Investments in evidence-based interventions throughout the life course, from birth through childhood and adolescence and into adulthood, are bolstered by an enabling environment both within the health system and from other sectors (see Figure 1, with details in Annexes 2-4). The particular interventions to be prioritized and how they are best delivered depend on the specific health needs, development priorities, health system capacities and legal and other considerations of each country.
Investing in such interventions for the health and well-being of women, children and adolescents has many benefits: first and foremost, it keeps them alive and healthy. In addition, it reduces poverty, stimulates economic productivity and growth, creates jobs and is cost-effective (see Box 1).
The economic and social case for investing in women, children and adolescents is clear and evidence-based.13-17 The legal imperative of upholding their human rights to the highest attainable standard of health, as protected by international law, is indisputable.
Almost one quarter of full income growth in low- and middle-income countries between 2000 and 2011 resulted from improved health outcomes overall.14
*See Annexes 2-4 for a more detailed list of essential interventions throughout the life course as supported by current evidence.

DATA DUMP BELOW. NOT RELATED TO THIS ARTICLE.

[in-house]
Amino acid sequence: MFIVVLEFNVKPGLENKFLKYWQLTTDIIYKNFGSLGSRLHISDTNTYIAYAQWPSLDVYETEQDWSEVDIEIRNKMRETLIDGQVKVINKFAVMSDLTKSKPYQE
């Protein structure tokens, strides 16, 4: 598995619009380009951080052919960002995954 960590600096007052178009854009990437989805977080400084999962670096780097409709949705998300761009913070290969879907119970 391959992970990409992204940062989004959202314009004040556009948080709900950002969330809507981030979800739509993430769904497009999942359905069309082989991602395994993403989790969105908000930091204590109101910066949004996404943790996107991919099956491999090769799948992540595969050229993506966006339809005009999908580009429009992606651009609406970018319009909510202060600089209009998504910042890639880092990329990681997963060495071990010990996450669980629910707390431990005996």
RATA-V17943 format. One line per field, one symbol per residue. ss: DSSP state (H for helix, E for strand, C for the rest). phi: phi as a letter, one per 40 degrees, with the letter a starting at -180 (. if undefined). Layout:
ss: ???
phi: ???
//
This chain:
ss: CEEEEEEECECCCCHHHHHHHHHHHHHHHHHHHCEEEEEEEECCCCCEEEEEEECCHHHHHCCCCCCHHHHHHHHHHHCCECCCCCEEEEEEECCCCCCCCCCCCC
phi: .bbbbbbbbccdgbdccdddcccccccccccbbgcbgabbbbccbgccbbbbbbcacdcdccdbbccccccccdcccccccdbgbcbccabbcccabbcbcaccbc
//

The provision of all interventions depends on the country context, including health needs, supply of related goods and commodities and legal considerations.
The examples below should be read in the context of the need to ensure access to all essential interventions and supplies across the life course,
to strengthen health systems and to address all major determinants of health (see Annexes 2-4).
If all women who want to avoid a pregnancy used modern contraceptives and all pregnant women and newborns received care at the standards recommended by the World Health Organization (WHO), the benefits would be dramatic. Compared with the situation in 2014, there would be a reduction in: unintended pregnancies by 70 per cent; abortions by 67 per cent; maternal deaths by 67 per cent; newborn deaths by 77 per cent; and transmission of HIV from mothers to newborns would be nearly eliminated. The return on investment would be an estimated US$120 for every US$1 spent.15,24 Population stability would enhance economic sustainability and reduce the risks of climate change.25
This produces a triple return on investment, saving mothers and newborns and preventing stillbirths. The provision of effective care for all women and babies at the time of birth in facilities could prevent an estimated 113,000 maternal deaths, 531,000 stillbirths and 1.3 million neonatal deaths annually by 2020 at an estimated running cost of US$4.5 billion per year (US$0.9 per person).19,20
This is among the most cost-effective of health interventions. Ten vaccines, representing an estimated cost of US$42 billion between 2011 and 2020, have the potential to avert between 24 and 26 million future deaths as compared with a hypothetical scenario under which these vaccines have zero coverage during this time.26
Promoting and supporting breastfeeding in the first two years of life could avert almost 12 per cent of deaths in children under five, prevent undernutrition and ensure a good start for every child.27 Scaling up nutrition interventions has a benefit-cost ratio of 16.28 Eliminating undernutrition in Asia and Africa would increase gross domestic product (GDP) by 11 per cent.29